f. Healthy Steps for Older Adults: Healthy Steps for Older Adults is an evidence-based falls prevention program for adults ages 50 and over. The two 2 hour workshops are designed to raise participants’ fall prevention knowledge and awareness, introduce steps they can take to reduce falls and improve their health and well-being, and provide referrals and resources.

g. The Otago Exercise Program: The Otago Exercise Program is a series of 17 strength and balance exercises delivered by a Physical Therapist in the home that reduces falls between 35 and 40% for frail older adults. This evidence-based program, developed in New Zealand, calls for physical therapists to assess, coach and progress patients over the course of six months to one year. Download a free booklet here.

h. Stay Active and Independent For Life (SAIL): Sail is a structured strength, balance and fitness program with classes and certified instructors offered by the State of Washington for adults 65 and older.

i. YMCA Moving For Better Balance: Moving For Better Balance is a 12-week instructor-led group program designed to improve strength, mobility, flexibility, and balance for enhanced overall physical health and better functioning in daily activities. The program is based on the principles of Tai Chi. It teaches eight movements modified especially for fall prevention. A YMCA membership is not required to participate in the program. Check your local Y for participation details.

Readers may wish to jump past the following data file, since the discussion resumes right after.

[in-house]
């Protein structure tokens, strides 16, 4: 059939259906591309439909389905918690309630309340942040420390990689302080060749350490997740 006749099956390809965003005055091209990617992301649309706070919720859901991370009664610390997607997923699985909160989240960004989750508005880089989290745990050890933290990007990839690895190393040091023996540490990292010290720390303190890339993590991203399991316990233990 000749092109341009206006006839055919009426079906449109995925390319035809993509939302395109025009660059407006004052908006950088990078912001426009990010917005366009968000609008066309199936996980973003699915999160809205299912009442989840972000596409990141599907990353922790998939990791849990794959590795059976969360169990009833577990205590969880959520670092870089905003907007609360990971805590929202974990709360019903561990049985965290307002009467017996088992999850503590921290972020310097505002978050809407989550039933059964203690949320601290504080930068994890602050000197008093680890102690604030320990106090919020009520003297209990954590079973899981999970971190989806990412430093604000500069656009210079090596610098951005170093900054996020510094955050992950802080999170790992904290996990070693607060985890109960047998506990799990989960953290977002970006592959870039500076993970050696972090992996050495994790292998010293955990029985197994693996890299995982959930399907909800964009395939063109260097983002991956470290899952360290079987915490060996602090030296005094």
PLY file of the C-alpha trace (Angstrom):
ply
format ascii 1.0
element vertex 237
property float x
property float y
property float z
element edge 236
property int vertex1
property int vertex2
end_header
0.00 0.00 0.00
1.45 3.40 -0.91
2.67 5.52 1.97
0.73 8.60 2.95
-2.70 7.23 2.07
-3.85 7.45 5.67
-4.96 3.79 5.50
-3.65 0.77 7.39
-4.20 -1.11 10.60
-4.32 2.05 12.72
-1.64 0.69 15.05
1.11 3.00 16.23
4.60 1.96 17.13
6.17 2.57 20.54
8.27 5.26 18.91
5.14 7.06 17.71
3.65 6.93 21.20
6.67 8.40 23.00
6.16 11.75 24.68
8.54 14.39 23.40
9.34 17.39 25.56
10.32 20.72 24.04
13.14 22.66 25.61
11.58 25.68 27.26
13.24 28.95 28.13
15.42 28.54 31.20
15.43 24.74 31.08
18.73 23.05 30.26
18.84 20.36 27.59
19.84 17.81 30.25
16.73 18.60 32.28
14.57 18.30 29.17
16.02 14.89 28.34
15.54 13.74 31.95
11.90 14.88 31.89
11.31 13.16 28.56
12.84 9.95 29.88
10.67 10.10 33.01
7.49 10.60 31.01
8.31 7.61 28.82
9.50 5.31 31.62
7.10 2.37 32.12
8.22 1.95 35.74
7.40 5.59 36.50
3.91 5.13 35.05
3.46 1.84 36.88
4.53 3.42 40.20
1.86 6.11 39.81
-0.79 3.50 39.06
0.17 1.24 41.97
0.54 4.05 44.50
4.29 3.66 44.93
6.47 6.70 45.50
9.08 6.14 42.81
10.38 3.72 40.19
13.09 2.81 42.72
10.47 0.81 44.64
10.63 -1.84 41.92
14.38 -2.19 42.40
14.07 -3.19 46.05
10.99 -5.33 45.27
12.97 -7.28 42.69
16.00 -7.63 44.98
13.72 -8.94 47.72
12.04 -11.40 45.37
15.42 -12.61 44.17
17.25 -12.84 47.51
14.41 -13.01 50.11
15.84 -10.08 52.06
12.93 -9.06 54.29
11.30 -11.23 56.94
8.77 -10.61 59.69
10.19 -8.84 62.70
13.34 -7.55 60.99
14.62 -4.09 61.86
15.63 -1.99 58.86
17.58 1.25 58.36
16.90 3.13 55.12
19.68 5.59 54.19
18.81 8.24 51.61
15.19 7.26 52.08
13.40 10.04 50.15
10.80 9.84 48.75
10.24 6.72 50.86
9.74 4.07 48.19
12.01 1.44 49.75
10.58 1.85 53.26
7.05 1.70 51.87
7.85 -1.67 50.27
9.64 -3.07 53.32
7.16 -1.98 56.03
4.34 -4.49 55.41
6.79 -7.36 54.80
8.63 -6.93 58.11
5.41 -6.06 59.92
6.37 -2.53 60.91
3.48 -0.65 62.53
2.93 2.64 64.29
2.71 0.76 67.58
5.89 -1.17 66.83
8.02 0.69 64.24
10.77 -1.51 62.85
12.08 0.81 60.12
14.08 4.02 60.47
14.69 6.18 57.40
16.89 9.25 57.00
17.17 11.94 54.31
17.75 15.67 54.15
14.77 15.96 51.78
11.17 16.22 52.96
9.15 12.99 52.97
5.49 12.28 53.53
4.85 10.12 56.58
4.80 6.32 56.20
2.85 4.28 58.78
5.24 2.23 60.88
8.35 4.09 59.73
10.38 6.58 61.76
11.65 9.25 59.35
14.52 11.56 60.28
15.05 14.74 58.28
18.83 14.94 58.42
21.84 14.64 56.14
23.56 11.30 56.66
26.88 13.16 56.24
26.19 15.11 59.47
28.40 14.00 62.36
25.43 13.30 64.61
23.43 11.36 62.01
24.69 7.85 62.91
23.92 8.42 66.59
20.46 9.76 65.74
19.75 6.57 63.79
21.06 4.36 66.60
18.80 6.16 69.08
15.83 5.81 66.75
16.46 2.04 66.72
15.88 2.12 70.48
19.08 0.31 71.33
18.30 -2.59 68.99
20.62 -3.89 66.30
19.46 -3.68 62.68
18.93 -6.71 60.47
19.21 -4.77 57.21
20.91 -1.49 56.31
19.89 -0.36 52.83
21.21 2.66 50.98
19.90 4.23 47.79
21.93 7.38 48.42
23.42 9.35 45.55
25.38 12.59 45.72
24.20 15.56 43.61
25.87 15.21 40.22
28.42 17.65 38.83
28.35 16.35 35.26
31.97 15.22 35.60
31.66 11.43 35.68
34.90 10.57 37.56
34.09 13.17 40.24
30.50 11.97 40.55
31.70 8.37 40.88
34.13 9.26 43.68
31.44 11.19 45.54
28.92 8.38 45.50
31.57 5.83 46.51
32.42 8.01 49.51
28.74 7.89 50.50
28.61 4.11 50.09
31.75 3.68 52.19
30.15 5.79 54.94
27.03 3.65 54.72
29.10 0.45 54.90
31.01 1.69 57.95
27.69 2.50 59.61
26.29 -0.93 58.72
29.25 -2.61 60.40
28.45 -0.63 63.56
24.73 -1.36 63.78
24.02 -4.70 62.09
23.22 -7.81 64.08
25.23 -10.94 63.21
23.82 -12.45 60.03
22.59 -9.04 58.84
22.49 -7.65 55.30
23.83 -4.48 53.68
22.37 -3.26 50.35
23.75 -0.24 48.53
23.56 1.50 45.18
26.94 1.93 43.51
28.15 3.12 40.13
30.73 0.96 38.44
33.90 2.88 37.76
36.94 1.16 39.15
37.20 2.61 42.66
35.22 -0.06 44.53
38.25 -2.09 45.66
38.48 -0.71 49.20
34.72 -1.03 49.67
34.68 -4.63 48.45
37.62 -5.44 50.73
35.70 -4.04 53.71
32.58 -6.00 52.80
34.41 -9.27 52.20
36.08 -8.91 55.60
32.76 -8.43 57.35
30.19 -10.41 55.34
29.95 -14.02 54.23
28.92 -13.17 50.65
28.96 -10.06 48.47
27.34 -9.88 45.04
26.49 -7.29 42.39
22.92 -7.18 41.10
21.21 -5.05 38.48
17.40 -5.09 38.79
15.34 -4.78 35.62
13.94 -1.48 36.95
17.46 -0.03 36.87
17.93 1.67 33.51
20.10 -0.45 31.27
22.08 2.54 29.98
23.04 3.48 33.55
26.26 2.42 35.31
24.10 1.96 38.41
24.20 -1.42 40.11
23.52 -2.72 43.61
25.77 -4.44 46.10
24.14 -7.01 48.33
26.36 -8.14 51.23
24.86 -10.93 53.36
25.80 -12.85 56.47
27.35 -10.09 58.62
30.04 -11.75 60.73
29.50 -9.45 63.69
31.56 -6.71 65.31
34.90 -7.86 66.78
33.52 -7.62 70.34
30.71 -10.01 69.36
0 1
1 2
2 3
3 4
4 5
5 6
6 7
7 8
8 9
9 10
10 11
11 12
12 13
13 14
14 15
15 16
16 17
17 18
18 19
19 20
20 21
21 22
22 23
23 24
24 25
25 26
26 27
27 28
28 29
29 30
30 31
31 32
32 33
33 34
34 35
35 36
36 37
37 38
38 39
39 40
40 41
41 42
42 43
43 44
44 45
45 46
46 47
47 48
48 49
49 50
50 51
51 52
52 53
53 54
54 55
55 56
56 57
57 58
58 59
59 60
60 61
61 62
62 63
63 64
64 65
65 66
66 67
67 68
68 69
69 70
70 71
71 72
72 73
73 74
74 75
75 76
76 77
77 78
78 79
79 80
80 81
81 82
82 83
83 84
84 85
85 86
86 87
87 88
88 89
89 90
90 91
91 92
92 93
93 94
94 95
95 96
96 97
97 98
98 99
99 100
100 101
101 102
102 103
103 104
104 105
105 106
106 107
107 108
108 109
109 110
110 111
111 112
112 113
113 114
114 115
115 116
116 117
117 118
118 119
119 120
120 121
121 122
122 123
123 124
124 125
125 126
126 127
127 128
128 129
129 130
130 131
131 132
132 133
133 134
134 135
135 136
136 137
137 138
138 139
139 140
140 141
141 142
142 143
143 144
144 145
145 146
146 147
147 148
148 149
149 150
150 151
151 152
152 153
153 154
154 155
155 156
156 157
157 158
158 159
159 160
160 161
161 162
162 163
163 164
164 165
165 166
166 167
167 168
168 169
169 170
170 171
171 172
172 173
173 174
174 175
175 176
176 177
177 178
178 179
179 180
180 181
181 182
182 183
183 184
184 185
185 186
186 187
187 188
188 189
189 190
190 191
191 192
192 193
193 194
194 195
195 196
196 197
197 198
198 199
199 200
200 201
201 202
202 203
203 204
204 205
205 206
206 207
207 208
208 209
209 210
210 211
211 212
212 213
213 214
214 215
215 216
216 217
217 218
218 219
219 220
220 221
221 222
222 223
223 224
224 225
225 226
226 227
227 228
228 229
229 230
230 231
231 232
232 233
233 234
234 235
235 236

2. Modify Your Home: For older adults, their homes should be free and clear from potential fall-causing hazards, creating a balance between convenience, safety and mobility. Here are a few helpful resources to assess and potentially modify your home:

a. Home Safety Self Assessment Tool v.5 (HSSAT): In order to prevent falls at home, the Occupational Therapy Geriatric Group at the University at Buffalo created the Home Safety Self-Assessment Tool to disseminate information regarding how to prevent falls. It's comprehensive and provides a ton of valuable information.

b. Home Safety Adaptations for the Elderly: A great two pager on some of the more simple and quick home modifications you can make to prevent falls in the home brought to you by the University of Southern California's Fall Prevention Center of Excellence.